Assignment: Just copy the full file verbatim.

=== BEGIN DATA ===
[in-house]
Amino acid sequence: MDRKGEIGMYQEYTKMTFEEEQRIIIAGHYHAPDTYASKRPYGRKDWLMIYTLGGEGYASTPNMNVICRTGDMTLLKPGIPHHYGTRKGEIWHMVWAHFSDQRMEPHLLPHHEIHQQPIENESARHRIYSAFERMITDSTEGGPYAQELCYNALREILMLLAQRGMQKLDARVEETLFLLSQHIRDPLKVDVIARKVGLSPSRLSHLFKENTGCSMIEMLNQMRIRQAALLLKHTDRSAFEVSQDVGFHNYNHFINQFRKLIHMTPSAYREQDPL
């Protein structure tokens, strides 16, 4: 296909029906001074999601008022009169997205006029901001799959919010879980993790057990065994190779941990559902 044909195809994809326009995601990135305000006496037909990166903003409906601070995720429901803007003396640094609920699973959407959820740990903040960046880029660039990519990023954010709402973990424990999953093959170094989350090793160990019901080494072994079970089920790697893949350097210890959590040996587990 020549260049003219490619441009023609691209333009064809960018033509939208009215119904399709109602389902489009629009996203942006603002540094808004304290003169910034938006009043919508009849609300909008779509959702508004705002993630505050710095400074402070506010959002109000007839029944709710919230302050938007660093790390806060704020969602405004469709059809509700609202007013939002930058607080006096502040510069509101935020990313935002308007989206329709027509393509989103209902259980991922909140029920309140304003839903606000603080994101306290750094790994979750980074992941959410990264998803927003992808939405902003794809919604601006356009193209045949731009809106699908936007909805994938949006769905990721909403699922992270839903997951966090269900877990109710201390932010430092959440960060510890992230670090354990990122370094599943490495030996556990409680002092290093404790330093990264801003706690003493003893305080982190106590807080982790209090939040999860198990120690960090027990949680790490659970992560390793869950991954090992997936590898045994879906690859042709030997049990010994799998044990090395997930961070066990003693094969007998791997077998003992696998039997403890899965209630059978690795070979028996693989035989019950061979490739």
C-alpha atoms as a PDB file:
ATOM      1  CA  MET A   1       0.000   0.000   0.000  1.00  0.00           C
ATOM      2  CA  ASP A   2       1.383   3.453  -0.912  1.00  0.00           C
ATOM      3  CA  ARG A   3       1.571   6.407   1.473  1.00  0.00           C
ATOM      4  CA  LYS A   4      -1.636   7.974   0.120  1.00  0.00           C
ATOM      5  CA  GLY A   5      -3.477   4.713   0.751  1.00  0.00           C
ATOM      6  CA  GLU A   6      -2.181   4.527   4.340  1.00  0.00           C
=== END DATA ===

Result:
[in-house]
Amino acid sequence: MDRKGEIGMYQEYTKMTFEEEQRIIIAGHYHAPDTYASKRPYGRKDWLMIYTLGGEGYASTPNMNVICRTGDMTLLKPGIPHHYGTRKGEIWHMVWAHFSDQRMEPHLLPHHEIHQQPIENESARHRIYSAFERMITDSTEGGPYAQELCYNALREILMLLAQRGMQKLDARVEETLFLLSQHIRDPLKVDVIARKVGLSPSRLSHLFKENTGCSMIEMLNQMRIRQAALLLKHTDRSAFEVSQDVGFHNYNHFINQFRKLIHMTPSAYREQDPL
């Protein structure tokens, strides 16, 4: 296909029906001074999601008022009169997205006029901001799959919010879980993790057990065994190779941990559902 044909195809994809326009995601990135305000006496037909990166903003409906601070995720429901803007003396640094609920699973959407959820740990903040960046880029660039990519990023954010709402973990424990999953093959170094989350090793160990019901080494072994079970089920790697893949350097210890959590040996587990 020549260049003219490619441009023609691209333009064809960018033509939208009215119904399709109602389902489009629009996203942006603002540094808004304290003169910034938006009043919508009849609300909008779509959702508004705002993630505050710095400074402070506010959002109000007839029944709710919230302050938007660093790390806060704020969602405004469709059809509700609202007013939002930058607080006096502040510069509101935020990313935002308007989206329709027509393509989103209902259980991922909140029920309140304003839903606000603080994101306290750094790994979750980074992941959410990264998803927003992808939405902003794809919604601006356009193209045949731009809106699908936007909805994938949006769905990721909403699922992270839903997951966090269900877990109710201390932010430092959440960060510890992230670090354990990122370094599943490495030996556990409680002092290093404790330093990264801003706690003493003893305080982190106590807080982790209090939040999860198990120690960090027990949680790490659970992560390793869950991954090992997936590898045994879906690859042709030997049990010994799998044990090395997930961070066990003693094969007998791997077998003992696998039997403890899965209630059978690795070979028996693989035989019950061979490739």
C-alpha atoms as a PDB file:
ATOM      1  CA  MET A   1       0.000   0.000   0.000  1.00  0.00           C
ATOM      2  CA  ASP A   2       1.383   3.453  -0.912  1.00  0.00           C
ATOM      3  CA  ARG A   3       1.571   6.407   1.473  1.00  0.00           C
ATOM      4  CA  LYS A   4      -1.636   7.974   0.120  1.00  0.00           C
ATOM      5  CA  GLY A   5      -3.477   4.713   0.751  1.00  0.00           C
ATOM      6  CA  GLU A   6      -2.181   4.527   4.340  1.00  0.00           C